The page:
I don't think you'll be growing your veggies or mixed display containers in the gritty mix, but even if you did, about the only time I've seen the gritty mix difficult to rewet is when the grower is using organic fertilizers, like fish emulsion and various meals. These fertilizers sometimes promote algal growth on top of the containers that when dry, form a hydrophobic crust. If this crust is absent, even a completely dry gritty mix is easy to rewet. The Turface absorbs water very quickly, and the surface of the granite is easily rewetted. Once that occurs, even if the bark had dried down to below about 30% moisture content (the approx point at which bark and peat become hydrophobic), the water absorbed by the Turface and adsorbed by the granite diffuses into the bark, bringing its moisture content up enough to break its tendency toward hydrophobia. It's best to water a very dry gritty mix twice at 10-15 minute (or longer) intervals, as the second watering allows water to move into the formerly dry bark particles.

It's more important to not allow the 5:1:1 mix to dry down to less than 30% moisture content, lest it become difficult to rewet. The same guideline is true in peat-based soils as well.

What city/town do you live in, or what large city are you near? You don't want a grit that has any Ca or salts added, and you don't want grit made of any fraction of shellfish. Look for crushed granite or quartzite if possible.

Best luck, Cath.


    Bookmark   February 3, 2012 at 9:11PM
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Bob, True, that's a thought to find out. I might try it.

Al, Thanks for that very detailed thorough explanation. I don't know how you got to know so much but after you say it it makes sense to me. I just wish I could think of all of those things! ;-)

I won't be growing any vegetables in pots because I grow all of them out in the gardens. I raise butterflies and release them and what I have in pots are plants that are host plants for butterflies like the Amorpha fruticosa, rue (I also that planted out in the one garden), hackberry tree, birch tree, and milkweed. I plant at least 50 tropical milkweed plants in 3-gallon pots every year for the Monarchs and will probably keep planting them in potting soil because it would cost me too much to replace all of that potting soil with 5-1-1 mix. They've done pretty well so far that way; it just seems like I have to water them a lot though.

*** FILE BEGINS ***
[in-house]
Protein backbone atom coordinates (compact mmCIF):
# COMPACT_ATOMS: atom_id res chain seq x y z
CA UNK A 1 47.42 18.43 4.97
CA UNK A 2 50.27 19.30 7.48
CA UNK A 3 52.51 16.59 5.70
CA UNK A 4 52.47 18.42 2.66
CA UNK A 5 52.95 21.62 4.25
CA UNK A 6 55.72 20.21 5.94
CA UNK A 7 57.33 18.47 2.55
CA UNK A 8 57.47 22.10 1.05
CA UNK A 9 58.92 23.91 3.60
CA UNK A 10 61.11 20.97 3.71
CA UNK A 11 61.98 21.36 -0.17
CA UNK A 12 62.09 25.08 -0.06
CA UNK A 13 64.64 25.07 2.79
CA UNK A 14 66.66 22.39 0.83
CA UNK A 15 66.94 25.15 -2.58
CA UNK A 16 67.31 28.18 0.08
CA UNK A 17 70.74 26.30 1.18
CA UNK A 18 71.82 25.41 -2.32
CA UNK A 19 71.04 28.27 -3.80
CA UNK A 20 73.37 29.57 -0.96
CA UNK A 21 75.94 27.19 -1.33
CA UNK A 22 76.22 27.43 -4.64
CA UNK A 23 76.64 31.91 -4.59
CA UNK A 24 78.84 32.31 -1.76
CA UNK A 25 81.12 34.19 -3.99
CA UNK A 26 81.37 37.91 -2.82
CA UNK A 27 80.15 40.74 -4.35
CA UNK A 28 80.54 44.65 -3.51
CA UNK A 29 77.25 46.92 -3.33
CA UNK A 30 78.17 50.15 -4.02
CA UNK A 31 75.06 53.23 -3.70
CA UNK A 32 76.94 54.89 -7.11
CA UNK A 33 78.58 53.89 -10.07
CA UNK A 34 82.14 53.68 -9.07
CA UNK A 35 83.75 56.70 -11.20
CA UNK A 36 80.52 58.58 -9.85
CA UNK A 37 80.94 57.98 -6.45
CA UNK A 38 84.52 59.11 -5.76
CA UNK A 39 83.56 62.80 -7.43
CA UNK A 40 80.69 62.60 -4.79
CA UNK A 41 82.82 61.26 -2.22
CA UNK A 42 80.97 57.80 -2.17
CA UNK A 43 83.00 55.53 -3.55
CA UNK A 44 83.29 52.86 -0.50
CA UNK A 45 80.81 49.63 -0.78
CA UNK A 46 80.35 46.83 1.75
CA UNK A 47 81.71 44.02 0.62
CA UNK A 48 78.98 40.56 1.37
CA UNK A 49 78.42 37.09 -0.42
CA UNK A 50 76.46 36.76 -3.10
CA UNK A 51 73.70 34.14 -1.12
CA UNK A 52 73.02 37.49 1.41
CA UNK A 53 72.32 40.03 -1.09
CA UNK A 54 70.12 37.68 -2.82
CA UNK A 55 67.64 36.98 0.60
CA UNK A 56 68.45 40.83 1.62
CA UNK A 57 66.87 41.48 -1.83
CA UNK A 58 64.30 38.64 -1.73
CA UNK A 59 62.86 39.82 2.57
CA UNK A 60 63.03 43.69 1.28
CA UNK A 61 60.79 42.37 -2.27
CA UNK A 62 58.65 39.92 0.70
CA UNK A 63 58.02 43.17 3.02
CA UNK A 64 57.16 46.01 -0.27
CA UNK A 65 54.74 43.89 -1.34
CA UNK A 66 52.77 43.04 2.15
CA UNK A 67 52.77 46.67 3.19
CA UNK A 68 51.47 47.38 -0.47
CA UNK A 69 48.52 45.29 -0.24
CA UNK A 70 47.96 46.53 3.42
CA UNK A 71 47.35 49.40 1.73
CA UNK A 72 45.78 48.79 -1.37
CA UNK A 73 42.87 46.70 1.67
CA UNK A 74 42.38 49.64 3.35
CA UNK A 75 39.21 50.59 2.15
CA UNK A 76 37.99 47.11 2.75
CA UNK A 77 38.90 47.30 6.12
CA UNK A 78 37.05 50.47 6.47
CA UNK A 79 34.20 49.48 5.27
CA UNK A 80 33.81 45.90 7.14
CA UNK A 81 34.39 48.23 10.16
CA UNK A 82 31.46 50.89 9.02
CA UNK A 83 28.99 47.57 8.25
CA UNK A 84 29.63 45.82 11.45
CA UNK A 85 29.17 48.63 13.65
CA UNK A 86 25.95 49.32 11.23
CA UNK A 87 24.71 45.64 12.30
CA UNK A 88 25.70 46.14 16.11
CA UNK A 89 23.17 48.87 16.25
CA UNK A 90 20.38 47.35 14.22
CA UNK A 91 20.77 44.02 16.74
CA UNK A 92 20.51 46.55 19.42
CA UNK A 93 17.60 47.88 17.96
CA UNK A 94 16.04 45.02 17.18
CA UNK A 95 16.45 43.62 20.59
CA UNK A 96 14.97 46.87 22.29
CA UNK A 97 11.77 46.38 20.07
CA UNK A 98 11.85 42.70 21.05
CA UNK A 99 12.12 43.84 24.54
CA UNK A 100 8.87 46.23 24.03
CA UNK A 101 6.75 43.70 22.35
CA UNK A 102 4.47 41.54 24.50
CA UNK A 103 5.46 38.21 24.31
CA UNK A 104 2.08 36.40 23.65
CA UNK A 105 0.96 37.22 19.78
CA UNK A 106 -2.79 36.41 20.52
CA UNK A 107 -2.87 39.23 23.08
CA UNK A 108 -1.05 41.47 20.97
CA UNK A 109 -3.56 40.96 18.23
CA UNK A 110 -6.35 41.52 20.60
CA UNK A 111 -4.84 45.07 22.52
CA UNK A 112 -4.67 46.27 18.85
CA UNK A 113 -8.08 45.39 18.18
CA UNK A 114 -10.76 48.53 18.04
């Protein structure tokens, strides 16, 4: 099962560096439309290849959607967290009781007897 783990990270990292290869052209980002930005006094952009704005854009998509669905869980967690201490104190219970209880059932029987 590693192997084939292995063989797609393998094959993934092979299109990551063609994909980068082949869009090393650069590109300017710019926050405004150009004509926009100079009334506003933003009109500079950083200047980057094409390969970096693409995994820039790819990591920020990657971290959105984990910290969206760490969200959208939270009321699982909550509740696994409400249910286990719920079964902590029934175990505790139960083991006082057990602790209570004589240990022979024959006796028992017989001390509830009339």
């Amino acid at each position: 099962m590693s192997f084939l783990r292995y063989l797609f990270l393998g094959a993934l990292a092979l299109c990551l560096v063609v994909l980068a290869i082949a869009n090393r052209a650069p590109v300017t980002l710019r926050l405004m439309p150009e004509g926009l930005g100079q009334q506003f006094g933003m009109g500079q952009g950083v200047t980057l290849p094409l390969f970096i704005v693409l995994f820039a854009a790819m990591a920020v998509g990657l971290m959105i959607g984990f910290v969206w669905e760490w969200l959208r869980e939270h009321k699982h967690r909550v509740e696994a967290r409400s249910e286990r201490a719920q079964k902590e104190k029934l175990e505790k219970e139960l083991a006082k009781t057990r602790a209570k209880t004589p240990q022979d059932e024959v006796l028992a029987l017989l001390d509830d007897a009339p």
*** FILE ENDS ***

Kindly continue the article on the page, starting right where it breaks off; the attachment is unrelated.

I live in central PA, about 50 miles north of Harrisburg, although I wouldn't travel that far for anything. Other than that city, the only city closer to me than Harrisburg (population about 50,000)is Sunbury (pop. of about 10,000), which is much smaller than Harrisburg. Williamsport (pop. about 20,000). I'm not sure what businesses in the Sunbury area would carry Turface, grit, etc. I hope that there is someplace(s) where I can get those things so I can at least put my Amorpha and potted trees in the gritty mix. I'm sure that I could find the ingredients for the 5-1-1 mix in the area if I'd use it for some/all of those things that I mentioned, but I guess the gritty mix would be better for the long haul.

    Bookmark   February 7, 2012 at 8:16PM
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Oops, I should have proofread before I clicked the submit button. About Williamsport...I mean to say that it's about the same distance from us as Harrisburg, only to the north instead of the south.

    Bookmark   February 7, 2012 at 8:35PM